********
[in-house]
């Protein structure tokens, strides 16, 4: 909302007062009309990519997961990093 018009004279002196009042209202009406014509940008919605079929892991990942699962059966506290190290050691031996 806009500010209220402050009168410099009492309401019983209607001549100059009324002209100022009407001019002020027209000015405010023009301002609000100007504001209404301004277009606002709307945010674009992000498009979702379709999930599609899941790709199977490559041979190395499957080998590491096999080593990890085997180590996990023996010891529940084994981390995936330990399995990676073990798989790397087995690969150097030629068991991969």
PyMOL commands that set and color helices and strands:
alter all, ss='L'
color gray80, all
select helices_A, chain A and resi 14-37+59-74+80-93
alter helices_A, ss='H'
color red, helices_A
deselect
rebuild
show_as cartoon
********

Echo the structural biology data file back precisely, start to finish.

[in-house]
């Protein structure tokens, strides 16, 4: 909302007062009309990519997961990093 018009004279002196009042209202009406014509940008919605079929892991990942699962059966506290190290050691031996 806009500010209220402050009168410099009492309401019983209607001549100059009324002209100022009407001019002020027209000015405010023009301002609000100007504001209404301004277009606002709307945010674009992000498009979702379709999930599609899941790709199977490559041979190395499957080998590491096999080593990890085997180590996990023996010891529940084994981390995936330990399995990676073990798989790397087995690969150097030629068991991969």
PyMOL commands that set and color helices and strands:
alter all, ss='L'
color gray80, all
select helices_A, chain A and resi 14-37+59-74+80-93
alter helices_A, ss='H'
color red, helices_A
deselect
rebuild
show_as cartoon